As predicted , the Veterans Administration (VA) waiting-list fracas is going from bad to worse. Seeking refuge from all the bad news, the Population Health Blog naturally responded by inviting the spouse to go see the new Godzilla movie in IMAX 3D.
Mysteriously, she declined the invitation.
Despite the two-plus hours of lonely and noisy cinematic excess, thoughts about the VA still intruded. As a result, the PHB has created another multiple choice test that tests readers' awareness of popular culture and this corner of health care policy.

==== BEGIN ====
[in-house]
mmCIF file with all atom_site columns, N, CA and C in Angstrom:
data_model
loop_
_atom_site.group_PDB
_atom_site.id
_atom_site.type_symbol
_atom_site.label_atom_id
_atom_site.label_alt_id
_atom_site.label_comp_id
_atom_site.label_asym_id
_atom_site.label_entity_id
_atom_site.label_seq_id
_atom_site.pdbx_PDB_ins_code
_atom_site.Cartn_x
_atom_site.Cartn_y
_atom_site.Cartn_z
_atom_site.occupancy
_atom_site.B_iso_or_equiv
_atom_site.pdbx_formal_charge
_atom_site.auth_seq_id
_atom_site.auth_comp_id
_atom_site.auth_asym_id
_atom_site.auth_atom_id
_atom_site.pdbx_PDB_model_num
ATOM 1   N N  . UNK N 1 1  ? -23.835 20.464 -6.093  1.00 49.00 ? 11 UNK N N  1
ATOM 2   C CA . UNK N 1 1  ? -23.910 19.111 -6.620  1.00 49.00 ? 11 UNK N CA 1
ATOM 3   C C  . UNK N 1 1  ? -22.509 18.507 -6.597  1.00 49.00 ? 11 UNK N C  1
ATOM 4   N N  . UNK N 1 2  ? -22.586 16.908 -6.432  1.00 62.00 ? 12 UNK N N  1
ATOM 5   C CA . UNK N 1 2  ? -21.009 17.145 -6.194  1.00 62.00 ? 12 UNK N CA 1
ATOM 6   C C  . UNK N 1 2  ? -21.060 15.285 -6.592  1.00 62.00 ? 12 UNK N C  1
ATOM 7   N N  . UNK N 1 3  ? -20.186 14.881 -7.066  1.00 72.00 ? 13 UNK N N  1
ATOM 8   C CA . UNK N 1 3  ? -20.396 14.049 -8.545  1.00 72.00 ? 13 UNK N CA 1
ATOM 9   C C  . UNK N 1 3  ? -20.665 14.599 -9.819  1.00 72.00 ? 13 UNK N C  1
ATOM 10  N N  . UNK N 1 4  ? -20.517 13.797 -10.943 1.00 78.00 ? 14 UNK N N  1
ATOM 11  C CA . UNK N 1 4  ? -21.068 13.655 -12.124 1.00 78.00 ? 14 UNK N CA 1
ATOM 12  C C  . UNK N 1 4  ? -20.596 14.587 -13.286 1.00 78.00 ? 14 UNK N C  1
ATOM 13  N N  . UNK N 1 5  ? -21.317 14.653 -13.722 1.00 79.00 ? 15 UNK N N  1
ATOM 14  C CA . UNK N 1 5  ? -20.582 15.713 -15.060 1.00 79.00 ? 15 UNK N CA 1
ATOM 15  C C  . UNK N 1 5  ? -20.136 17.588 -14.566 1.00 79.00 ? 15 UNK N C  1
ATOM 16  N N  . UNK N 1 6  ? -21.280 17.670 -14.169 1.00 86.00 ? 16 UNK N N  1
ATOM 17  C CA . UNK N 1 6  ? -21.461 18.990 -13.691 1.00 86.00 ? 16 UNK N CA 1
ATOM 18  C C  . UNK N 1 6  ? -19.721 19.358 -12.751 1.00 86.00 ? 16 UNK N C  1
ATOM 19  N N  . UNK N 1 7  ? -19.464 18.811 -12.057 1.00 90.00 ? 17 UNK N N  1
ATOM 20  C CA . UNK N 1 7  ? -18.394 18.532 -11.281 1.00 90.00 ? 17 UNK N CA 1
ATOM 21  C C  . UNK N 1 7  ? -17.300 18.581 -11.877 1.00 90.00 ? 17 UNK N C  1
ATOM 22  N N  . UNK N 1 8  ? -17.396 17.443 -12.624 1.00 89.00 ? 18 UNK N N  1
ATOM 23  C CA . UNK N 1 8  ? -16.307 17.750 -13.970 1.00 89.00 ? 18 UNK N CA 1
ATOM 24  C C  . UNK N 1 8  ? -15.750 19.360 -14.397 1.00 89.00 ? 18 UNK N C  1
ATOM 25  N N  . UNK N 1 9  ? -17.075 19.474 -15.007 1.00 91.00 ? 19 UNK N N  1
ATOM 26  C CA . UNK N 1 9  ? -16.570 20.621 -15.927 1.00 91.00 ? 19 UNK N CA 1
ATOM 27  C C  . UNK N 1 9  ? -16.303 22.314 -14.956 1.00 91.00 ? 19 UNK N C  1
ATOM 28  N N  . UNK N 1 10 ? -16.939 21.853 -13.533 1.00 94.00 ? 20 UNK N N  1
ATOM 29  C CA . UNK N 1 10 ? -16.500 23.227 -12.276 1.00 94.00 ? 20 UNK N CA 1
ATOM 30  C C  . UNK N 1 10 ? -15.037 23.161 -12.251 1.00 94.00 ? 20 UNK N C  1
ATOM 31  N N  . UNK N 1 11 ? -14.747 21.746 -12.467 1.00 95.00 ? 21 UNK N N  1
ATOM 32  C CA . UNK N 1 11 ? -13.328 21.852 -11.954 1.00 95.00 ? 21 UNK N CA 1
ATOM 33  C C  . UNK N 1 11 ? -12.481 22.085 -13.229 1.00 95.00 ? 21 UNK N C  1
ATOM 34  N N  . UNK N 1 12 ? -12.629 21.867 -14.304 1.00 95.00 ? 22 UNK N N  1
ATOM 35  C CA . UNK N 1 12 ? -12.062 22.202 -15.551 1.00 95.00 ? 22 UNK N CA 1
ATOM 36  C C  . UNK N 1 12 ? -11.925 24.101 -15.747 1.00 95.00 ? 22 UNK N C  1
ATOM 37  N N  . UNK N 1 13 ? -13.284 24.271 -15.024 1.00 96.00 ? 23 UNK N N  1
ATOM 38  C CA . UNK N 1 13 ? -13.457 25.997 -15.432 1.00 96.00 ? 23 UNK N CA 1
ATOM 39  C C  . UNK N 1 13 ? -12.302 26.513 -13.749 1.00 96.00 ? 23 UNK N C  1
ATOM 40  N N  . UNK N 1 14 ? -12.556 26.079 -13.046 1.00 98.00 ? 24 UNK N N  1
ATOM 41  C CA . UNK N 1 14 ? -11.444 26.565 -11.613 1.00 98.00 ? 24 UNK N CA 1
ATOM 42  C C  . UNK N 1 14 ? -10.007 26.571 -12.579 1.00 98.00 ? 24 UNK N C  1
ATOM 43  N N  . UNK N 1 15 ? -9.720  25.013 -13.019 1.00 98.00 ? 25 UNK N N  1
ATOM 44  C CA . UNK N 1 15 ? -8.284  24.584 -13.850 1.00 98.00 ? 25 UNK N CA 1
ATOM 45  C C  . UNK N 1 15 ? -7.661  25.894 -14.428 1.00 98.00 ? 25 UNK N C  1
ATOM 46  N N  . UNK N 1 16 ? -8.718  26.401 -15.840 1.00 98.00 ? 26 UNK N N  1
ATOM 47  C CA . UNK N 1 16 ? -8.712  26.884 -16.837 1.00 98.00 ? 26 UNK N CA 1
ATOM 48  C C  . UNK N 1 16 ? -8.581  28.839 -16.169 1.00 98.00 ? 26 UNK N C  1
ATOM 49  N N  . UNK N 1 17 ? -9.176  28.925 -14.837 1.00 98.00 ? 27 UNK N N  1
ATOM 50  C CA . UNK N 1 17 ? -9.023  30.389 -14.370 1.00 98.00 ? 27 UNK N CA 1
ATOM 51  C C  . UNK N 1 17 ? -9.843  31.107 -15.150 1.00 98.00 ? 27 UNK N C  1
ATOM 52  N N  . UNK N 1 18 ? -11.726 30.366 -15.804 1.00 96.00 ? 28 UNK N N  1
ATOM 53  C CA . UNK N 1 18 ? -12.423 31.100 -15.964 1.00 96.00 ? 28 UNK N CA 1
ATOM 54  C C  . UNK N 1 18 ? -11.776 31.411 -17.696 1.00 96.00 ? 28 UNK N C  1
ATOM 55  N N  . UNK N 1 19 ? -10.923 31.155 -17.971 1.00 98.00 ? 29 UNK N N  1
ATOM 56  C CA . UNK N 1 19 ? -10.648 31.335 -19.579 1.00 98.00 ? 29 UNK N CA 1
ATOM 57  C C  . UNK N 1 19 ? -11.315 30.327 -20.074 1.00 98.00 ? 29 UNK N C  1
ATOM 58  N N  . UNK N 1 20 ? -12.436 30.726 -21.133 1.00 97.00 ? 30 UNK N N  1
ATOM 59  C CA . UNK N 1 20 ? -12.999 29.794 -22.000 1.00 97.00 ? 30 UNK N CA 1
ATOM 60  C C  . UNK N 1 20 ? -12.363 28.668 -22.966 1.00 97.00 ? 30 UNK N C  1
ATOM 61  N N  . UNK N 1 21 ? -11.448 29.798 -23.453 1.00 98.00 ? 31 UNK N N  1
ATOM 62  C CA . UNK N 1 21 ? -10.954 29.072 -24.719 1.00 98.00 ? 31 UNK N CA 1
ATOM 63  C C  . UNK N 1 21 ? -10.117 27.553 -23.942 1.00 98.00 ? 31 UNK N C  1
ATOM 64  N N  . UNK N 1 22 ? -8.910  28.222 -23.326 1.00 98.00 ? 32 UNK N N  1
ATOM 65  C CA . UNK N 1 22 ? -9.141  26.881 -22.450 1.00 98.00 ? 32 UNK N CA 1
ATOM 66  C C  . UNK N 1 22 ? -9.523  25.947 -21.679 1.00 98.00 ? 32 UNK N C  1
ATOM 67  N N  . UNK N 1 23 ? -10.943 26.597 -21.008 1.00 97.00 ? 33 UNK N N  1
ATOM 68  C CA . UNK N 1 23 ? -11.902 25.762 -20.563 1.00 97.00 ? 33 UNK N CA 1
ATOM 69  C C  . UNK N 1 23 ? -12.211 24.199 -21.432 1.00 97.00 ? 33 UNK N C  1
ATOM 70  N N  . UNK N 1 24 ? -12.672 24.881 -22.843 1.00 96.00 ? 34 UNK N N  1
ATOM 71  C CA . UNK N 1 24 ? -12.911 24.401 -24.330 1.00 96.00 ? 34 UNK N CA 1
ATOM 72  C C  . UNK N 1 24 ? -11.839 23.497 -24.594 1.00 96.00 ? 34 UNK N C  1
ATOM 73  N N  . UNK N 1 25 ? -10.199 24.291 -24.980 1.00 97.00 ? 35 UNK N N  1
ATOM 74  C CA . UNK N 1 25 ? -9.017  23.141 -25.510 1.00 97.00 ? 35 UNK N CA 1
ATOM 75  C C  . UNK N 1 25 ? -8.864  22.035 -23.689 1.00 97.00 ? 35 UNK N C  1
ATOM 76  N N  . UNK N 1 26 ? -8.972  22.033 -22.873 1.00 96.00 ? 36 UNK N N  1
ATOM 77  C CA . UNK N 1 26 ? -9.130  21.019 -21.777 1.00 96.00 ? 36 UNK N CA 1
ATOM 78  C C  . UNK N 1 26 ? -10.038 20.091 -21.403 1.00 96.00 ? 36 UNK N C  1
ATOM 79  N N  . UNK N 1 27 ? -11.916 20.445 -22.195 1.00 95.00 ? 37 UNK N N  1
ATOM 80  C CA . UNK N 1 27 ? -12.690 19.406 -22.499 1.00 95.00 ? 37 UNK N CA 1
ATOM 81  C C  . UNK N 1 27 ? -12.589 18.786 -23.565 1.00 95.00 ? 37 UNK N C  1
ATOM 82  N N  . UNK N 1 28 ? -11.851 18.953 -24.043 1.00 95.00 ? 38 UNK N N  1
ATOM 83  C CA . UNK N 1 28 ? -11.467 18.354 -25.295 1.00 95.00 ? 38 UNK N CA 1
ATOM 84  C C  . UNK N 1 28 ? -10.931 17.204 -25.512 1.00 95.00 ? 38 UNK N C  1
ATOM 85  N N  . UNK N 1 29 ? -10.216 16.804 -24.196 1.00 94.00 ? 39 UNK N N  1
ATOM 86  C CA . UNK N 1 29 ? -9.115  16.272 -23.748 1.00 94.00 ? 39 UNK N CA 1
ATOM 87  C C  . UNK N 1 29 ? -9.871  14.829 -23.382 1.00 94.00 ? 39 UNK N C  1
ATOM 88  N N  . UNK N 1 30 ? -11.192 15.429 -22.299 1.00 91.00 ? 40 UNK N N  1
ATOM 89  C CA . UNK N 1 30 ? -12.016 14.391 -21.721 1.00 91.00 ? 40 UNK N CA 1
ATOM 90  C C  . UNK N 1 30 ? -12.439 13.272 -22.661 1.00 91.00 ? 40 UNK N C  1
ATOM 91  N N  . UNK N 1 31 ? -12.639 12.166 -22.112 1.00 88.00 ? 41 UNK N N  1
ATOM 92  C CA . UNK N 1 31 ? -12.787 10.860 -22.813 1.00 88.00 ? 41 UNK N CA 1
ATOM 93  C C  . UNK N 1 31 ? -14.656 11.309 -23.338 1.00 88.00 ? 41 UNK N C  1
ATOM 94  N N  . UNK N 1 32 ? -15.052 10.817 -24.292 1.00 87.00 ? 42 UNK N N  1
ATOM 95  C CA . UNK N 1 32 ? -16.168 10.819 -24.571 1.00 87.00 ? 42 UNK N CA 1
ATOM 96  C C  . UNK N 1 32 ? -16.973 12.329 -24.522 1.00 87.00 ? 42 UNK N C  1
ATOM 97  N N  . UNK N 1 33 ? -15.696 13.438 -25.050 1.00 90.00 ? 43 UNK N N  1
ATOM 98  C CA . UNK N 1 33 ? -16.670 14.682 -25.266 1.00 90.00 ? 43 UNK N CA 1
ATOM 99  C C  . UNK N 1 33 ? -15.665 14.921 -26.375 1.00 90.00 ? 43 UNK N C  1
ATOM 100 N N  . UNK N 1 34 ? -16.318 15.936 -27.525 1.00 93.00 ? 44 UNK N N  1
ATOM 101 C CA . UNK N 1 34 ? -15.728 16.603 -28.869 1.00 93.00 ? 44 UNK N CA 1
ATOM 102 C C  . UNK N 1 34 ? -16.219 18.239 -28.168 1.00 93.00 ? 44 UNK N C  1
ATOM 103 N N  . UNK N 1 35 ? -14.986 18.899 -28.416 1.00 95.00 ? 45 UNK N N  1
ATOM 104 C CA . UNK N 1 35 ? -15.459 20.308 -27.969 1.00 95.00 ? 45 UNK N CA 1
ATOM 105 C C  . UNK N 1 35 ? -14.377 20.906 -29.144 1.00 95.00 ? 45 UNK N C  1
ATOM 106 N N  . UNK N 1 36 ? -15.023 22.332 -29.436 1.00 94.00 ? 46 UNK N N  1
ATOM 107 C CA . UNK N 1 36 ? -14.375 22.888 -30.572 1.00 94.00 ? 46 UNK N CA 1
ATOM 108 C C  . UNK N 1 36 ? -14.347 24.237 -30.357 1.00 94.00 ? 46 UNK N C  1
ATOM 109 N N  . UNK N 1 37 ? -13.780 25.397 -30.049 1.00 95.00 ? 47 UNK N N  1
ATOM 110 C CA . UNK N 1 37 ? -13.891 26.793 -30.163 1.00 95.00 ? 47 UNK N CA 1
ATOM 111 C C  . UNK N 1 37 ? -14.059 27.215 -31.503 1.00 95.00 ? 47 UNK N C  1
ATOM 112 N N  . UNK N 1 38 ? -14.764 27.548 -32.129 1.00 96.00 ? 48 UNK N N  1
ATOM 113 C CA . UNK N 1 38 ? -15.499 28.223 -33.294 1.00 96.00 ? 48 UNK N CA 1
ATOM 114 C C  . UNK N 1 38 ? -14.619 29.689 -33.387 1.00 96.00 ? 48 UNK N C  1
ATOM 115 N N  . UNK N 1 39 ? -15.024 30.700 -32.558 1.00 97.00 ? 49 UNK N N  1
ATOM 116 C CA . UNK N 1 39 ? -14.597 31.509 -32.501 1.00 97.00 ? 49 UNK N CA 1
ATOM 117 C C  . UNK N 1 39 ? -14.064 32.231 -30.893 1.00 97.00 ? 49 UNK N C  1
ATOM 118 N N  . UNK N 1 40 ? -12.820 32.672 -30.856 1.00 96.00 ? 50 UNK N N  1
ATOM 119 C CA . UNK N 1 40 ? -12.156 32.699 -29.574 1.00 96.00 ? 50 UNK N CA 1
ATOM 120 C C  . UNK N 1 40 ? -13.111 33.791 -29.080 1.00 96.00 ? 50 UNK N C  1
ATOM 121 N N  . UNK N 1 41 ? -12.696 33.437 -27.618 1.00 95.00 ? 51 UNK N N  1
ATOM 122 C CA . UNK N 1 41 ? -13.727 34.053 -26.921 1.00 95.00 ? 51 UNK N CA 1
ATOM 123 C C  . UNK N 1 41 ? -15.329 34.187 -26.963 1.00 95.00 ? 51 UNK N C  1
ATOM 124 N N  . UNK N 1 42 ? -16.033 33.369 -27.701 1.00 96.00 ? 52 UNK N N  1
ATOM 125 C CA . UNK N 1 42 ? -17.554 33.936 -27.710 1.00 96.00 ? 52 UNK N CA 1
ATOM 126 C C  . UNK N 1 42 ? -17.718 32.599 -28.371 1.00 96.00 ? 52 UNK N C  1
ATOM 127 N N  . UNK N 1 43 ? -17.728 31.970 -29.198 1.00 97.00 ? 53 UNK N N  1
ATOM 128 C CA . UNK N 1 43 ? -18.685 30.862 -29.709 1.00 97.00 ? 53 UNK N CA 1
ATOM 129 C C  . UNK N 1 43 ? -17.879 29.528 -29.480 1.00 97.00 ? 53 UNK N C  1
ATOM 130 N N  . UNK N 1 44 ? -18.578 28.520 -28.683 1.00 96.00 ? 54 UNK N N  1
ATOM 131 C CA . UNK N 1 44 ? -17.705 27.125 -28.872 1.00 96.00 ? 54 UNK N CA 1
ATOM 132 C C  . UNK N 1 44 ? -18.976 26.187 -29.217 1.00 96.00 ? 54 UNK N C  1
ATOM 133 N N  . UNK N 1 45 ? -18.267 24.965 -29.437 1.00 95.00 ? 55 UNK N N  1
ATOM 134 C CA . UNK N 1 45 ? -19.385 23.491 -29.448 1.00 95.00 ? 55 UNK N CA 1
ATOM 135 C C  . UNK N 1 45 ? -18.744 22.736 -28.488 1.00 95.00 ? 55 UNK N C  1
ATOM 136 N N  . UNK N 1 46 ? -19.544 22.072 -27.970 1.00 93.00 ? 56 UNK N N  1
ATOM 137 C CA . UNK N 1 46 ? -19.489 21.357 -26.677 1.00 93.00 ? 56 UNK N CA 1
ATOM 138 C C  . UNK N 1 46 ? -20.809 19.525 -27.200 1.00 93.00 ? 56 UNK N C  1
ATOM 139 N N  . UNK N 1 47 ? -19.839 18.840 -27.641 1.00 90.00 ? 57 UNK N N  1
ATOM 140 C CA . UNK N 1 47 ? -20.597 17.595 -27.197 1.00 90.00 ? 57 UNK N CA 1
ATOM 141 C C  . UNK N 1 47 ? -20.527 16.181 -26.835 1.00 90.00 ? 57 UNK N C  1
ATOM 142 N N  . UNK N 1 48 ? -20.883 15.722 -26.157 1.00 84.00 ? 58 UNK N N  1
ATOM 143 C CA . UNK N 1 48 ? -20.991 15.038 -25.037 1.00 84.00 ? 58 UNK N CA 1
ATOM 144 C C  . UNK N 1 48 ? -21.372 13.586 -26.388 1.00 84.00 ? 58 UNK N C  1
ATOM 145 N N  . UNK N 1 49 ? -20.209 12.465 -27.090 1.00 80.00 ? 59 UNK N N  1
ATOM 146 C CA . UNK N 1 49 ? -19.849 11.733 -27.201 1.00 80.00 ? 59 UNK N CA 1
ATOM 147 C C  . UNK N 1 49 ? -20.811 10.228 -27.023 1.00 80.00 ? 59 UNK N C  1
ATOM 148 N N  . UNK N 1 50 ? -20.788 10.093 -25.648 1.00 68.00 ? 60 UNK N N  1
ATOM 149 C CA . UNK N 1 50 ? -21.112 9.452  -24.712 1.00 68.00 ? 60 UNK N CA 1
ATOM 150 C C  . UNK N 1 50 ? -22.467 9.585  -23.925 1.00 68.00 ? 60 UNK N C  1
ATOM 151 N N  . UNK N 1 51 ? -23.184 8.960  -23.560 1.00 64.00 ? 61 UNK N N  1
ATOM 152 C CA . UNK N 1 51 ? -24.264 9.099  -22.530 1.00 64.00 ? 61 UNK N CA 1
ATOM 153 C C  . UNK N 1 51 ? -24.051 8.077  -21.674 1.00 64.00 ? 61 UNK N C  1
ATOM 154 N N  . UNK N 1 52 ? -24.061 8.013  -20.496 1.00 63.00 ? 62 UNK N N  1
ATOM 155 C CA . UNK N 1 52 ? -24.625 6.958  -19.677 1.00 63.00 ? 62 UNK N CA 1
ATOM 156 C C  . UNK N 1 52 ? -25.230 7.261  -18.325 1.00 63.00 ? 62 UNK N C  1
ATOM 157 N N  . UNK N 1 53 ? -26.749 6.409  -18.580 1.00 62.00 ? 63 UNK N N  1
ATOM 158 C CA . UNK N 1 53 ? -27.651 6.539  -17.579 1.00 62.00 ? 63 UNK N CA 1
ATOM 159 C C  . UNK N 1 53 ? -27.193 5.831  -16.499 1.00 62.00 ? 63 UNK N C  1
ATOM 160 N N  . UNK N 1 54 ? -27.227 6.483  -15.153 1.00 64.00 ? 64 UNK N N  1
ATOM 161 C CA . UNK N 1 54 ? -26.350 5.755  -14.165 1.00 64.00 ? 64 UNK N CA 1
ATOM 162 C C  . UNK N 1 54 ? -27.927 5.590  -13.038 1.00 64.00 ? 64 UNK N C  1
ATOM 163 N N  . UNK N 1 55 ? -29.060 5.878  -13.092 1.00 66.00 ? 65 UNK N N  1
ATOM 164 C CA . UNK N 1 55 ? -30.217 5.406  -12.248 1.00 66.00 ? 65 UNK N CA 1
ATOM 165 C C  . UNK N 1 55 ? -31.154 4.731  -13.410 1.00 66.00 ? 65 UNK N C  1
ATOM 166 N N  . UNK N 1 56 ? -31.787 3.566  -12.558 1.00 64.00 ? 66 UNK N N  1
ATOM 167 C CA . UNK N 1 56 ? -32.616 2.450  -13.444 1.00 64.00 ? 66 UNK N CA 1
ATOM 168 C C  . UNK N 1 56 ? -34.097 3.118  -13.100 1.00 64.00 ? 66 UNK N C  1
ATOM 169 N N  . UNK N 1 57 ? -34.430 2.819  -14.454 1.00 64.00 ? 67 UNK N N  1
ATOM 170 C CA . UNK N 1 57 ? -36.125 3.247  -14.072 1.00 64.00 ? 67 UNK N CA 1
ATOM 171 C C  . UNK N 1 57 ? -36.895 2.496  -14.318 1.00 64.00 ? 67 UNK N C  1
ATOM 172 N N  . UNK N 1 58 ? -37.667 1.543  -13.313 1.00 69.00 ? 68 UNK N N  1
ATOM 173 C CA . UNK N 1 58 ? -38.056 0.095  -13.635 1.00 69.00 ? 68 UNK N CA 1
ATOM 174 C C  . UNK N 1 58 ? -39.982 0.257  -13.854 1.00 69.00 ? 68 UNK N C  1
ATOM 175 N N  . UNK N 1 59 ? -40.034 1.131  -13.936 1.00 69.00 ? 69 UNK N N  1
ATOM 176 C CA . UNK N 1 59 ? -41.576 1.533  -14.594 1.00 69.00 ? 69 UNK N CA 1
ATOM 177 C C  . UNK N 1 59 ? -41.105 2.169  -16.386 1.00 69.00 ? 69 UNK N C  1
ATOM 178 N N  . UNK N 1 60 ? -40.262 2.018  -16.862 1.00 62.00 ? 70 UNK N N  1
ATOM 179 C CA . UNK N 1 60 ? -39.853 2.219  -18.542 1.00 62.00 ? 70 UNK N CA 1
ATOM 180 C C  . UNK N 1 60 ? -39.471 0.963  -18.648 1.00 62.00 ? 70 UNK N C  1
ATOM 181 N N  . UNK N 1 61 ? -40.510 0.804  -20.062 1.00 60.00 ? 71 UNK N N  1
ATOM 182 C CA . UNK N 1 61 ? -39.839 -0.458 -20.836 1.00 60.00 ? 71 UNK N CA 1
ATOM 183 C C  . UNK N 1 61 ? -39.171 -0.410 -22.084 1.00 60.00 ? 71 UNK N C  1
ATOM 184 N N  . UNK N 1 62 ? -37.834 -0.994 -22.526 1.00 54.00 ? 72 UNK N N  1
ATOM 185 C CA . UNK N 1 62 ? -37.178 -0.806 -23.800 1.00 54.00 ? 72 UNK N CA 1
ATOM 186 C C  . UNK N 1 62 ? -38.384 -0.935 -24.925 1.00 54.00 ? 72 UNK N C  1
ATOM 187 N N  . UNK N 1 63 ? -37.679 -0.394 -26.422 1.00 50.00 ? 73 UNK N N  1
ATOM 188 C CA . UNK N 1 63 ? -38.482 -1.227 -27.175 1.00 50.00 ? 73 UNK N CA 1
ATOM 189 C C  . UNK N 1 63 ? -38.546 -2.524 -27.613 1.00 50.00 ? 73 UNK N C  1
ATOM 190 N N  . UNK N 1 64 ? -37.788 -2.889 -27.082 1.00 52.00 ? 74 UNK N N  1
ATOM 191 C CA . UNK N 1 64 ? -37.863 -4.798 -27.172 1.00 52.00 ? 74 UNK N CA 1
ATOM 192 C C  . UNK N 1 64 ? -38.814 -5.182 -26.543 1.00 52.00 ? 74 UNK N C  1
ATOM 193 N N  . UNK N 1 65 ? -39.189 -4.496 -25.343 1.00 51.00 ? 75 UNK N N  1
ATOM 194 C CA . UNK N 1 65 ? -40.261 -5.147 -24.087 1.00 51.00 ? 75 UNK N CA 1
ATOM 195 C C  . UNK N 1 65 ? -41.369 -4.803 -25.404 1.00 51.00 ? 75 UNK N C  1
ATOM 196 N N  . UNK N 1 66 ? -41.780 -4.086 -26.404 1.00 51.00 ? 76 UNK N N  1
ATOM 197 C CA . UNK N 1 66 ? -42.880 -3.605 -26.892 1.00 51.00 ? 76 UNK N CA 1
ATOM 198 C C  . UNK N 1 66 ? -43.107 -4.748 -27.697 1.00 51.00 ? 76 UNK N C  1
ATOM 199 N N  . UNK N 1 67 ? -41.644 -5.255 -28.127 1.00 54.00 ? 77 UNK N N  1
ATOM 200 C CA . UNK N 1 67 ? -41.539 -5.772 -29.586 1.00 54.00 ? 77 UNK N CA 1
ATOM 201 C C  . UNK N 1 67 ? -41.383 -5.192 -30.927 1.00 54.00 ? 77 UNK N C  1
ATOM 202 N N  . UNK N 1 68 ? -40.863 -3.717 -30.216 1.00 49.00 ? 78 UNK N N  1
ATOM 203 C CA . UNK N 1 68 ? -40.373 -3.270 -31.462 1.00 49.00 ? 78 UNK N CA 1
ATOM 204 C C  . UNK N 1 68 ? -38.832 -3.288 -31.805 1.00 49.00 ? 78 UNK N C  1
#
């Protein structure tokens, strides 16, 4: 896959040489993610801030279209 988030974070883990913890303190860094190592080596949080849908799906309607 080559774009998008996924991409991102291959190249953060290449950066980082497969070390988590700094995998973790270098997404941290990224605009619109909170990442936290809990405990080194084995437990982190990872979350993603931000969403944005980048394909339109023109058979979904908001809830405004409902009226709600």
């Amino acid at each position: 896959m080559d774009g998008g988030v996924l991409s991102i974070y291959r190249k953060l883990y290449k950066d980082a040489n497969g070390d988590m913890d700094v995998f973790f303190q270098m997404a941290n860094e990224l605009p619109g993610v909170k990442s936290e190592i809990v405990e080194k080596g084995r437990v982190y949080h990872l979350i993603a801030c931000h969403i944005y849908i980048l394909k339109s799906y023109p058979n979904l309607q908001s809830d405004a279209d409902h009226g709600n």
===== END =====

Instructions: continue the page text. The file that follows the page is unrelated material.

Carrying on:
"Breaking Bad" actor Bryan Cranston is casted as scientist Joe Brady who barely survives a mysterious catastrophe at a Japanese nuclear plant. Years later, he (select the best answer): 1. is convinced that there is a cover-up 2. is still awaiting the report of the Nuclear Administration Inspector General who has yet to find any wrongdoing by anyone who is in charge 3. has an annoying level of anxiety that, in the opinion of the PHB, warrants industrial-strength doses of Xanax At several key moments in the movie, there are sudden malfunctions of electronic equipment. That's because (select the best answer): 1. of monster-sized electromagnetic pulses 2. they're networked with the VA's computer system that manages wait lists 3. they're not, as the PHB spouse likes to frequently point out, Apple-based products Godzilla's arch enemies are two large bugs that (select the best answer): 1. have unbalanced the natural order and must therefore be destroyed 2. the White House first learned of when they read the news reports 3. are a couple and - thankfully - were not filmed when the female's eggs were fertilized prior to their implantation in the ceiling of the San Francisco subway system. Godzilla's rampage results in numerous American military injuries. That's (select the best answer): 1. because the monster has very big feet 2. OK, because the injured will be able to get care outside of the Veterans Administration health care system 3. the result of the generals failing to heed the lessons of the 1960s Godzilla movies that repeatedly demonstrated tanks and machine guns are to no avail. At the end of the movie, Godzilla appears to be taking a dirt nap. He (select the best answer): 1. is merely tired and has decided to rest 2. is providing us with a useful reminder us that even prehistoric creatures had to deal with wait-times. 3. awakens when a San Francisco veterinarian ill-advisedly attempts to obtain a nasal biopsy.